The Wilds of Africa Adventure Safari is a 20-minute, one-mile, narrated monorail ride, which travels around the watering hole (hippopotamus) rain forest (okapi), mountain (Nubian ibex), woodlands (Grévy's zebra), river (waterbuck, greate white pelicans, Goliath herons, blue cranes), arid desert (scimitar-horned oryx, addra gazelle), semi-arid desert (addax, gemsbok, ostrich) and bush (gerenuk, black crowned cranes, greater kudu, Thomson's gazelle, marabou storks) exhibits. The monorail features aerial views of the Simmons Hippo Outpost, Chimpanzee Forest, Nile crocodile, and Penguin Cove exhibits, which are also accessible via the Nature Trail. The monorail originally opened in 1990 but after two decades of use and over a million passengers, the attraction began to show its age with aging infrastructure and several electrical outages that left passengers stranded on the tour. The final incident in August 2014 prompted zoo officials to shut down the attraction for evaluation. Following the evaluation the DZS decided a $3 million renovation was in order. On March 25, 2016, the Monorail Safari reopened as the Wilds of Africa Adventure Safari featuring a new sound system, an upgraded station, air-conditioning, upgraded mechanical and electrical components and new graphics on the individual cars. Additionally, a diesel powered tug is now on standby to nudge the trains back to the station in the event of a power failure.[24]

Giants of the Savanna

Phase II of the Wilds of Africa, Giants of the Savanna, opened on May 28, 2010. This is an 11-acre (4.5 ha) expansion to the current Wilds of Africa, and features four female African elephants, a large herd of reticulated giraffes, African lions, South African cheetahs, impala, Grant's zebras, ostriches, guineafowl, warthogs, red river hogs and the newest attraction African Wild Dogs. Visitors have the opportunity to feed lettuce leaves and rye crackers to the herd of giraffe at the Giraffe Feeding Station. Five of the eleven acres are dedicated to the eight African elephants; Jenny, Gypsy, Kamba, Congo, Tendaji, Mlilo, Zola, Ajabu. The elephants' facilities are state of the art with padded floors and a community room with seven feet of dirt that allows the pachyderms to indulge their natural inclination for digging. The exhibit is the first in North America to mix elephants with giraffes, zebras, ostriches, impala, and guineafowl.[25] Also in the exhibit is a pride of four lions and a family of three cheetahs. In between the lion and cheetah exhibits, there is a "Predator Encounter" area where the keepers give educational talks.[26] Climate controlled rocks draw the lions to a floor-to-ceiling bay window at the Serengeti Grill, where they sit or lay within mere inches of diners.[27] On March 11, 2016, five new African elephants arrived from Swaziland in order to escape a drought.[28] Two years later, Nolwazi and her daughter Amahle were transferred to Fresno Chaffee Zoo in Fresno, California.[29]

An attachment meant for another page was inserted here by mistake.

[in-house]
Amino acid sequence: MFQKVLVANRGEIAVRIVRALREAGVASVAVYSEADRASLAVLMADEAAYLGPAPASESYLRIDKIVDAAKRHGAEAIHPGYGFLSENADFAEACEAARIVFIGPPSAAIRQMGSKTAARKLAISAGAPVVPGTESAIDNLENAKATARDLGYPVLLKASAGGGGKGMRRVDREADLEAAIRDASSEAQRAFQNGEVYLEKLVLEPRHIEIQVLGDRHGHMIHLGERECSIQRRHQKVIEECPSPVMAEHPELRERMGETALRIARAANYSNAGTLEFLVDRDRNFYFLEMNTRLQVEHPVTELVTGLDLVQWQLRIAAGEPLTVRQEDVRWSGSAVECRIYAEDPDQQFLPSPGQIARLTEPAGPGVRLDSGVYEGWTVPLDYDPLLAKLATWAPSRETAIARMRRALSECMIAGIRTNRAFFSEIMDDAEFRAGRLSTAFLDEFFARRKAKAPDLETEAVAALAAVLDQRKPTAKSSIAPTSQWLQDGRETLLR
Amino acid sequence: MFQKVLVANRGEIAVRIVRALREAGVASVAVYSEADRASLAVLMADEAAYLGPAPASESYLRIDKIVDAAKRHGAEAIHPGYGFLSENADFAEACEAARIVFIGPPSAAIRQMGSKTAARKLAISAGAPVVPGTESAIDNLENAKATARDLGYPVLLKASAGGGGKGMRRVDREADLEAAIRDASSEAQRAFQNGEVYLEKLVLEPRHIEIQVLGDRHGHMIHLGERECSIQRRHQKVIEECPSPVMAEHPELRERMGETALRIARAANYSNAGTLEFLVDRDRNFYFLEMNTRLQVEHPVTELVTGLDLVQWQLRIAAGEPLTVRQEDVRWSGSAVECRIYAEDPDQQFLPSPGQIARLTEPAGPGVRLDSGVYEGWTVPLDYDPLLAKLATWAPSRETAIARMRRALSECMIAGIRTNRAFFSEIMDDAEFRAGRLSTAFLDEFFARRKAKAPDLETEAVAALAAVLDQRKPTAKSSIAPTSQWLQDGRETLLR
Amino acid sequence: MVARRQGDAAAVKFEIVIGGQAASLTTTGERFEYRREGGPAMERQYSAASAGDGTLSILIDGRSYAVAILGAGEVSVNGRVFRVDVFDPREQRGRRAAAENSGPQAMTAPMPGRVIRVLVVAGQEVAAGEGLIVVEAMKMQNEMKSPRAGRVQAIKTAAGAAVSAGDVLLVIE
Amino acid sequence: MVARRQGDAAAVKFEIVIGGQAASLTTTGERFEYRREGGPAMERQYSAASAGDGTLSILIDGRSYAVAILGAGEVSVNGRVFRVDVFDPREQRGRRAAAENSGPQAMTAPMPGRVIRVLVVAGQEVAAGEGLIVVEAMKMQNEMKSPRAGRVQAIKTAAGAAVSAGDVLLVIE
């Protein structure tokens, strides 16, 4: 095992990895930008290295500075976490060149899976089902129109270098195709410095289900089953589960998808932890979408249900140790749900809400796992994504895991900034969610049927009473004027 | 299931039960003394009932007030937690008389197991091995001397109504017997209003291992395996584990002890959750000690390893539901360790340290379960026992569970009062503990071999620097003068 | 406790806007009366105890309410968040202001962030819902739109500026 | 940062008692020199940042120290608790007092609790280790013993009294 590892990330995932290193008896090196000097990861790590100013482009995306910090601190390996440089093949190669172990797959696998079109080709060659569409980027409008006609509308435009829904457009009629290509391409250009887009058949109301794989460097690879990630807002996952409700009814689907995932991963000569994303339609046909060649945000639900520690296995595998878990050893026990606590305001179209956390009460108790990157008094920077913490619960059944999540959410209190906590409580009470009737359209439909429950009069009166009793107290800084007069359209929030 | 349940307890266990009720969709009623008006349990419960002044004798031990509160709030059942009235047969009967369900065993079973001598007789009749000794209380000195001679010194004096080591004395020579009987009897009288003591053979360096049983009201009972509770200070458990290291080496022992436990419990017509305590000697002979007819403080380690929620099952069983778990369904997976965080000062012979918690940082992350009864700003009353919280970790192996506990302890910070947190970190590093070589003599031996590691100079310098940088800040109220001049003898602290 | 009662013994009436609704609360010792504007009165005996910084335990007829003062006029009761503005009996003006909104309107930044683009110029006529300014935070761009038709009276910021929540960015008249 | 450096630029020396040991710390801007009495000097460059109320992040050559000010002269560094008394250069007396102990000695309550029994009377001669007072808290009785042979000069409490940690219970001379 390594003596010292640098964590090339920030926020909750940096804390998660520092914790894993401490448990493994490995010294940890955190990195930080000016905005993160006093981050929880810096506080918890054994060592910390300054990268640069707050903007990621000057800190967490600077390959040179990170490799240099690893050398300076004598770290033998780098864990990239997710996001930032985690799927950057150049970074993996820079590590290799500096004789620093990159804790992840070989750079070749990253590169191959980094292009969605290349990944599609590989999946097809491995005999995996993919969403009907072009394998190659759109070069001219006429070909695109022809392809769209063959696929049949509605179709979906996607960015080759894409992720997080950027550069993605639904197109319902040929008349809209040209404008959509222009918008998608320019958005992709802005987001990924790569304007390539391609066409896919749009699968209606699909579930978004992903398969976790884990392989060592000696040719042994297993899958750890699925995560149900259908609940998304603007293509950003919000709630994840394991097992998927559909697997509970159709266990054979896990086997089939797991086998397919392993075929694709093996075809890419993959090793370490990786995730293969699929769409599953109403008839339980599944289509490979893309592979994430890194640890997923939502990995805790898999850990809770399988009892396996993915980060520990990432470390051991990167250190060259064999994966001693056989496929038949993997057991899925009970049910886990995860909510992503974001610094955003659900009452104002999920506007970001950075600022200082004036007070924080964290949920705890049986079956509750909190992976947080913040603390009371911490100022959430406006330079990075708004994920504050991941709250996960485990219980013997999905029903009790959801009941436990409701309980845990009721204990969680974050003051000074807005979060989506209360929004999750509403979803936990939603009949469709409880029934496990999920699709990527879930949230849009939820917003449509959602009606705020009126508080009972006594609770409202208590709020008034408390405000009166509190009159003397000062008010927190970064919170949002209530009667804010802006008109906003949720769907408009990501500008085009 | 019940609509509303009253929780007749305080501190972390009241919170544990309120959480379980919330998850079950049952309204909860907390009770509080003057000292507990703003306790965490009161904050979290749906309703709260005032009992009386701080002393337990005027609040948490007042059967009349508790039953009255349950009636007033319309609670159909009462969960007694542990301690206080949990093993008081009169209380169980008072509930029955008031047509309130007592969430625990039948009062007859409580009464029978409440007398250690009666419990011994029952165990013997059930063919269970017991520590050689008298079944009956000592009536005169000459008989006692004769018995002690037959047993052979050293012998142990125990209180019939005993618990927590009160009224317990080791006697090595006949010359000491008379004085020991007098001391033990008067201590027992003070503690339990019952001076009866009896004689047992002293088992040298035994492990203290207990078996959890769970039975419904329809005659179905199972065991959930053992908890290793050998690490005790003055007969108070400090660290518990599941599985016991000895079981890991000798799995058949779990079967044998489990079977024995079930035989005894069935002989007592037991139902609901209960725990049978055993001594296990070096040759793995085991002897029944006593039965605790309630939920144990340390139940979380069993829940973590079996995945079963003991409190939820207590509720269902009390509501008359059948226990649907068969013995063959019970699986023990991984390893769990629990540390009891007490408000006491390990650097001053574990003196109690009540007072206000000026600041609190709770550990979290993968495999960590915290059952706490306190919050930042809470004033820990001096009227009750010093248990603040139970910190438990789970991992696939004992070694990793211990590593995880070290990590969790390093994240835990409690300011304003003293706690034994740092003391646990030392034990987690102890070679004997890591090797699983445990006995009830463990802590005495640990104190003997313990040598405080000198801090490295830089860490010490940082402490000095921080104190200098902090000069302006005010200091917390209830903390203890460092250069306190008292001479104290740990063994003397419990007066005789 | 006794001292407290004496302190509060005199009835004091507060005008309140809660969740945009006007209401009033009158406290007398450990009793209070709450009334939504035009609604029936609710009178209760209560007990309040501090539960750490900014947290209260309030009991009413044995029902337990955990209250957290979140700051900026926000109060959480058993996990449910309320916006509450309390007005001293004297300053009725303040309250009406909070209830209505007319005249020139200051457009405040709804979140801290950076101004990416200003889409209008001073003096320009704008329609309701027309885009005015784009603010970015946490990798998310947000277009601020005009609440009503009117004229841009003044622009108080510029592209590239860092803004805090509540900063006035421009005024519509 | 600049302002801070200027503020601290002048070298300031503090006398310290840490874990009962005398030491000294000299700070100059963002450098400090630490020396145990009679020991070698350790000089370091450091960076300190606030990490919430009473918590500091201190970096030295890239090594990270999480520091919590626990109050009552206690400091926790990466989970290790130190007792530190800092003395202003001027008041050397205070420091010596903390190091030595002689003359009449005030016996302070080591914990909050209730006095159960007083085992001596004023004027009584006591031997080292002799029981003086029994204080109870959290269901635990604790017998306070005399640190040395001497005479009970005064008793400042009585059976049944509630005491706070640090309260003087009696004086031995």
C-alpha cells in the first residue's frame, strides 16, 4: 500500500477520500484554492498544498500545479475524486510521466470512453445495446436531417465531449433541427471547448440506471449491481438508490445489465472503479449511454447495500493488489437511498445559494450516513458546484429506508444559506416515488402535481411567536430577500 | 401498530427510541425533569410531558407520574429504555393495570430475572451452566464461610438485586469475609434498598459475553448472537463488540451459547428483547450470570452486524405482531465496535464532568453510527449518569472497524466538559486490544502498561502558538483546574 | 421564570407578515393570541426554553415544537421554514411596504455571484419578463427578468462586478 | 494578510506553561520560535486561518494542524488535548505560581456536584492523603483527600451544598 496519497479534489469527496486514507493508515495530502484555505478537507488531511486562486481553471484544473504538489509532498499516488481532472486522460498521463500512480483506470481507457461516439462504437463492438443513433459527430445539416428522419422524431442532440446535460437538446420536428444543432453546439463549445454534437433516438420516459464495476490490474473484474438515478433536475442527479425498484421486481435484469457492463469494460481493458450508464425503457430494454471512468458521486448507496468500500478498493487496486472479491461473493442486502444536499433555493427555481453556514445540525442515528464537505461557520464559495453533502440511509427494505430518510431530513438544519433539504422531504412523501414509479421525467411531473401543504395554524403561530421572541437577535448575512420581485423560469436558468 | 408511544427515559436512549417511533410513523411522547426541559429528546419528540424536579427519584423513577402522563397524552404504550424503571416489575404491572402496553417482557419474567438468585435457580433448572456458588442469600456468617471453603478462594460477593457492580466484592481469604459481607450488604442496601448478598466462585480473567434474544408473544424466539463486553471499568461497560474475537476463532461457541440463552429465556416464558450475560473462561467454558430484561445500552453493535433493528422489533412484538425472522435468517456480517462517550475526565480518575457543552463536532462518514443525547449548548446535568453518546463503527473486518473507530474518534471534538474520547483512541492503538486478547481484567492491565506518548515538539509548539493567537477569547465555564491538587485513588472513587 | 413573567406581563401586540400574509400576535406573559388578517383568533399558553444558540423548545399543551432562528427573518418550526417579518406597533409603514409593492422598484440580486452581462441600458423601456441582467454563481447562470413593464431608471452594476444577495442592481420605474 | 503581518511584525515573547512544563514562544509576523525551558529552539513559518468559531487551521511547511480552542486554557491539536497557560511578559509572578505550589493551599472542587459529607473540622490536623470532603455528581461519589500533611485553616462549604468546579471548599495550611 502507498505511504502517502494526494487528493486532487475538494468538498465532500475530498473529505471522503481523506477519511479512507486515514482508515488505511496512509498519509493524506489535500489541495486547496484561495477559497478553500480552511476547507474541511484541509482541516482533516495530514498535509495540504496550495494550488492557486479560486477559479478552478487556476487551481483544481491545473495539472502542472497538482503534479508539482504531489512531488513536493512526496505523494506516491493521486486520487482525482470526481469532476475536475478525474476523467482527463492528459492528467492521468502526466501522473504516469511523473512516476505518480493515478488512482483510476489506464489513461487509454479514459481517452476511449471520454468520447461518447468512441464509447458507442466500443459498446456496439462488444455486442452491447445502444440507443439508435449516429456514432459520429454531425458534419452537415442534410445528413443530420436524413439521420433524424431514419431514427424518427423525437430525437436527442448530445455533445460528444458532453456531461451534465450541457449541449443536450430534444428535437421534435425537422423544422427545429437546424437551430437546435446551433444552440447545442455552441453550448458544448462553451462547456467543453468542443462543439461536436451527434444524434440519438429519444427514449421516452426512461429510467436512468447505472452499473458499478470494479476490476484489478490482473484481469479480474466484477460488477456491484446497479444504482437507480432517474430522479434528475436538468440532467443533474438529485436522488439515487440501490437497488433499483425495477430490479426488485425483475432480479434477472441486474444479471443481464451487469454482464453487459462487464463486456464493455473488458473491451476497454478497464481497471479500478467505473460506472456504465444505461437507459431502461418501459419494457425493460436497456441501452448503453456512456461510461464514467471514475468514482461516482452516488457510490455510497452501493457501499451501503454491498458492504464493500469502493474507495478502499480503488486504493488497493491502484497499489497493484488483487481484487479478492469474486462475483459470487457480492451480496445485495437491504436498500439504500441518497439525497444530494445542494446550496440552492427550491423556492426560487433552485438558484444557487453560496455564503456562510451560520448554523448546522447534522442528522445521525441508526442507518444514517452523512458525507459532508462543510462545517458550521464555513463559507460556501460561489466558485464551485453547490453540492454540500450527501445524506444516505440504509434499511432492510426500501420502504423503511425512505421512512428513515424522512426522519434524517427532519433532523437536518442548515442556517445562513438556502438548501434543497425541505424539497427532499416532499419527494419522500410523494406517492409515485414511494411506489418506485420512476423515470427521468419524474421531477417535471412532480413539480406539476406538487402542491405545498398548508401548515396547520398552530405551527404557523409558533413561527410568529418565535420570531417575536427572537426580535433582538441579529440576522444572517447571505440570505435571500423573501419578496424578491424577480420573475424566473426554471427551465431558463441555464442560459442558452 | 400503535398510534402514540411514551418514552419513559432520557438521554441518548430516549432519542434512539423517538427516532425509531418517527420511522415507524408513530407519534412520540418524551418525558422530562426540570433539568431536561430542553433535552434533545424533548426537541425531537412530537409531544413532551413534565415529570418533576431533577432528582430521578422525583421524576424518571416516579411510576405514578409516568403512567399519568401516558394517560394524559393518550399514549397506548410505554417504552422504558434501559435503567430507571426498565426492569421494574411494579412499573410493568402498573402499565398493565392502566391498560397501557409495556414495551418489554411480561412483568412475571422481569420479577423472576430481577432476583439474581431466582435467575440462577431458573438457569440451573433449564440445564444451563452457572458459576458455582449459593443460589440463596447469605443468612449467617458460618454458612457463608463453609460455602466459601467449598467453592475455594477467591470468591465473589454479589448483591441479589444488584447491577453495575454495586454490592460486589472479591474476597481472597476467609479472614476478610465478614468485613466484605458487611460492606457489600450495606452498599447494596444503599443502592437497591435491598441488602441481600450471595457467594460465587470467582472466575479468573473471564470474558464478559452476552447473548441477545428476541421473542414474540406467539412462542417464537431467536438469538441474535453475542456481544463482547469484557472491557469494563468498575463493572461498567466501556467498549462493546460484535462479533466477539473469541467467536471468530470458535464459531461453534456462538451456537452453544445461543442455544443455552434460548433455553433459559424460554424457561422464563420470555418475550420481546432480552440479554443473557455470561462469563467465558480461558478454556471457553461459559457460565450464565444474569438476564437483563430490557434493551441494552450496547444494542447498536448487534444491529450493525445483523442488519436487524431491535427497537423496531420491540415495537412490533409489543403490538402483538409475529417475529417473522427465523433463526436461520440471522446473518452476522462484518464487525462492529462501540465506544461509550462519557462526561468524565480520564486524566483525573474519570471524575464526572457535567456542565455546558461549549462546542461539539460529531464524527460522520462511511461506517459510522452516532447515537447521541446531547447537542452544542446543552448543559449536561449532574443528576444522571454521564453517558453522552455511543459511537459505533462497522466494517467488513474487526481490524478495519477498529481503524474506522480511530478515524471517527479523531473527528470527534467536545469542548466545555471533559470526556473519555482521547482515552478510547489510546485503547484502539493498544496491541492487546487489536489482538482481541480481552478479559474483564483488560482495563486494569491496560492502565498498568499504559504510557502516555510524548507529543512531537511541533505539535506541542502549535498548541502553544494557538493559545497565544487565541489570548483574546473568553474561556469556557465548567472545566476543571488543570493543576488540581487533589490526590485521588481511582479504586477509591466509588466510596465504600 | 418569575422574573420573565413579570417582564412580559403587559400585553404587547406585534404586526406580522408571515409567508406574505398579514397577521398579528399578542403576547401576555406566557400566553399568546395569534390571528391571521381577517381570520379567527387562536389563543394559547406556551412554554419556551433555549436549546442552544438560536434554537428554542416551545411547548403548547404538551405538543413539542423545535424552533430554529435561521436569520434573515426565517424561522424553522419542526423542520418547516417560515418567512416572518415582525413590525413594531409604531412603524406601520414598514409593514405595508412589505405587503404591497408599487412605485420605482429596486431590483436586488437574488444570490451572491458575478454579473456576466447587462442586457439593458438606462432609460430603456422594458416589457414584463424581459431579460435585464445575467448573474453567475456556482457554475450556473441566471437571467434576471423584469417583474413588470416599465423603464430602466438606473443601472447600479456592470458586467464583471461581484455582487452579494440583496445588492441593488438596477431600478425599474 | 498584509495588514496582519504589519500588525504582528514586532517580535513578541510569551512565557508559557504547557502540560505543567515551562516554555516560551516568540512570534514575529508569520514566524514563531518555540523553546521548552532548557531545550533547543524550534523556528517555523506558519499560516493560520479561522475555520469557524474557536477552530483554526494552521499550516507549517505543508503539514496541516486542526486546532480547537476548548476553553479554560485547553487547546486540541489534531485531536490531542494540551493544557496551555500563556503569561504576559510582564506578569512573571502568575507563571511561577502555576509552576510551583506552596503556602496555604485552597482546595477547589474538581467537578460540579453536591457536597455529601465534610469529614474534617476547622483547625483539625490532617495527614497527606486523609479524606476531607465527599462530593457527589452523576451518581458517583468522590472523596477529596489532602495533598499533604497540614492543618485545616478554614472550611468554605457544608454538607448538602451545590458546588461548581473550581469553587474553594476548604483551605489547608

Elephants in the Giants of the Savanna habitat
Giraffes, zebras, antelopes and elephants in Giants of the Savanna


On October 6, 2011, the zoo received special recognition from the Association of Zoos and Aquariums for the Giants of the Savanna Habitat. The $32.5 million habitat is the first in North America, as well as one of the first on the planet, to combine a variety of large species in a single exhibit in order to re-create the landscape of the African savanna.[15]


The zoo is highly proactive in species preservation and conservation efforts and participates in over 40 Species Survival Plans (SSP) with the Association of Zoos and Aquariums. The following is a list of the Species Survival Plans (SSP) that the zoo is involved with[30]

The zoo supports many conservation projects including Okapi Conservation - Epulu Research Station, Zaire, International Rhino Foundation, Chimp Haven, Bushmeat Crisis Task Force, Gray's Monitor Lizard In The Philippines, Taxon Advisory Groups (Tag), Bowling For Rhinos, and the Thailand Hornbill Project - Adopt A Hornbill Nest.[31] In addition to conservation, sustainability efforts by the zoo include growing bamboo and cabbage to function as part of the landscape aesthetic throughout the zoo. The overgrowth is harvested and used as food for the zoo's herbivores.[32]

Cell Phone Recycling

The zoo collects and recycles cell phones through a program called ECO-CELL. The objective of both the zoo and ECO-CELL is to reduce coltan mining. Coltan is a raw material used in the manufacturing process of cell phones and it is mined almost exclusively in the Democratic Republic of the Congo. The mining results in a loss of habitat for gorillas, elephants, okapi and many others. For every cell phone recycled through ECO-CELL, the zoo receives a donation to its conservation fund.[33] ECO-CELL has partnerships with over 110 zoos and is a member of the Association of Zoos and Aquariums (AZA).[34]


Safari Nights is the zoo's concert series that takes place on eight consecutive Saturday nights during the summer season.[35]

Running For Rhinos is a 1k or 5k run to raise money to help protect rhinos in the wild. The event features door prizes, massages, awards, and foods.[36]

Halloween Nights at the Dallas Zoo is a four night event held every October just days before Halloween.[37]

Zoo To Do is the zoo's annual fundraising gala. Patrons of this exclusive event have the opportunity to view the animals, enjoy food from some of Dallas’ top chefs, bid on auction items, and dance.[38]

Dollar Day at the zoo is held one day in July and one day in November. The zoo shows its appreciation to the community for its support with $1 admission all day. Families can look for dollar deals on food, drinks and gifts throughout the zoo.[39]